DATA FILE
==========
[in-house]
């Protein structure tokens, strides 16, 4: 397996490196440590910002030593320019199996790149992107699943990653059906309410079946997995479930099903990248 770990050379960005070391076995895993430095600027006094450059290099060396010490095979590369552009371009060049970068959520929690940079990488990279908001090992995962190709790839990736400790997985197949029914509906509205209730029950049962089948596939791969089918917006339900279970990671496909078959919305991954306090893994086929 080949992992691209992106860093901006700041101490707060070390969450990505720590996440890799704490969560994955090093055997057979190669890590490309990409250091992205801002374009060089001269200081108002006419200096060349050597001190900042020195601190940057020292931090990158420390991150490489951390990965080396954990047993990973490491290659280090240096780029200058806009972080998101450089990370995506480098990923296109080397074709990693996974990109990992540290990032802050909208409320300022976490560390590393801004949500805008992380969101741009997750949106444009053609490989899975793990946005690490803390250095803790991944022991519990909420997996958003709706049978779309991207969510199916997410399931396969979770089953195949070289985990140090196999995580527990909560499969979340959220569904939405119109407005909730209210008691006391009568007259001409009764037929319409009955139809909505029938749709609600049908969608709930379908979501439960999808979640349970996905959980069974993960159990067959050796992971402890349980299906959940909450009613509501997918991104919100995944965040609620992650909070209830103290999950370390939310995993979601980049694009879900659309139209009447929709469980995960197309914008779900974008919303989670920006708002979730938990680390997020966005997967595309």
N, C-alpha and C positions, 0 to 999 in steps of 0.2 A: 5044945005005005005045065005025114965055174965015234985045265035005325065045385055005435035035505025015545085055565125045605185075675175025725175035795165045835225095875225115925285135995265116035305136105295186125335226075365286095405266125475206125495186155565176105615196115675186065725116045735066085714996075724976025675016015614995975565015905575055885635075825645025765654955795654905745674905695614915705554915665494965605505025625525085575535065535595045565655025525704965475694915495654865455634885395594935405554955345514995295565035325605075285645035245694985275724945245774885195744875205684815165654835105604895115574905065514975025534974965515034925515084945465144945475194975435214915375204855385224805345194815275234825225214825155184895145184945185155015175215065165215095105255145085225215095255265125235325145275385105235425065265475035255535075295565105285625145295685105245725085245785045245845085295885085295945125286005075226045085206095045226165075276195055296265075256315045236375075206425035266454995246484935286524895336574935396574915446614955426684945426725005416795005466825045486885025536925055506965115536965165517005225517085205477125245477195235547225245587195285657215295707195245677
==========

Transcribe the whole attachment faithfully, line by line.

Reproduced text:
[in-house]
């Protein structure tokens, strides 16, 4: 397996490196440590910002030593320019199996790149992107699943990653059906309410079946997995479930099903990248 770990050379960005070391076995895993430095600027006094450059290099060396010490095979590369552009371009060049970068959520929690940079990488990279908001090992995962190709790839990736400790997985197949029914509906509205209730029950049962089948596939791969089918917006339900279970990671496909078959919305991954306090893994086929 080949992992691209992106860093901006700041101490707060070390969450990505720590996440890799704490969560994955090093055997057979190669890590490309990409250091992205801002374009060089001269200081108002006419200096060349050597001190900042020195601190940057020292931090990158420390991150490489951390990965080396954990047993990973490491290659280090240096780029200058806009972080998101450089990370995506480098990923296109080397074709990693996974990109990992540290990032802050909208409320300022976490560390590393801004949500805008992380969101741009997750949106444009053609490989899975793990946005690490803390250095803790991944022991519990909420997996958003709706049978779309991207969510199916997410399931396969979770089953195949070289985990140090196999995580527990909560499969979340959220569904939405119109407005909730209210008691006391009568007259001409009764037929319409009955139809909505029938749709609600049908969608709930379908979501439960999808979640349970996905959980069974993960159990067959050796992971402890349980299906959940909450009613509501997918991104919100995944965040609620992650909070209830103290999950370390939310995993979601980049694009879900659309139209009447929709469980995960197309914008779900974008919303989670920006708002979730938990680390997020966005997967595309």
N, C-alpha and C positions, 0 to 999 in steps of 0.2 A: 5044945005005005005045065005025114965055174965015234985045265035005325065045385055005435035035505025015545085055565125045605185075675175025725175035795165045835225095875225115925285135995265116035305136105295186125335226075365286095405266125475206125495186155565176105615196115675186065725116045735066085714996075724976025675016015614995975565015905575055885635075825645025765654955795654905745674905695614915705554915665494965605505025625525085575535065535595045565655025525704965475694915495654865455634885395594935405554955345514995295565035325605075285645035245694985275724945245774885195744875205684815165654835105604895115574905065514975025534974965515034925515084945465144945475194975435214915375204855385224805345194815275234825225214825155184895145184945185155015175215065165215095105255145085225215095255265125235325145275385105235425065265475035255535075295565105285625145295685105245725085245785045245845085295885085295945125286005075226045085206095045226165075276195055296265075256315045236375075206425035266454995246484935286524895336574935396574915446614955426684945426725005416795005466825045486885025536925055506965115536965165517005225517085205477125245477195235547225245587195285657215295707195245677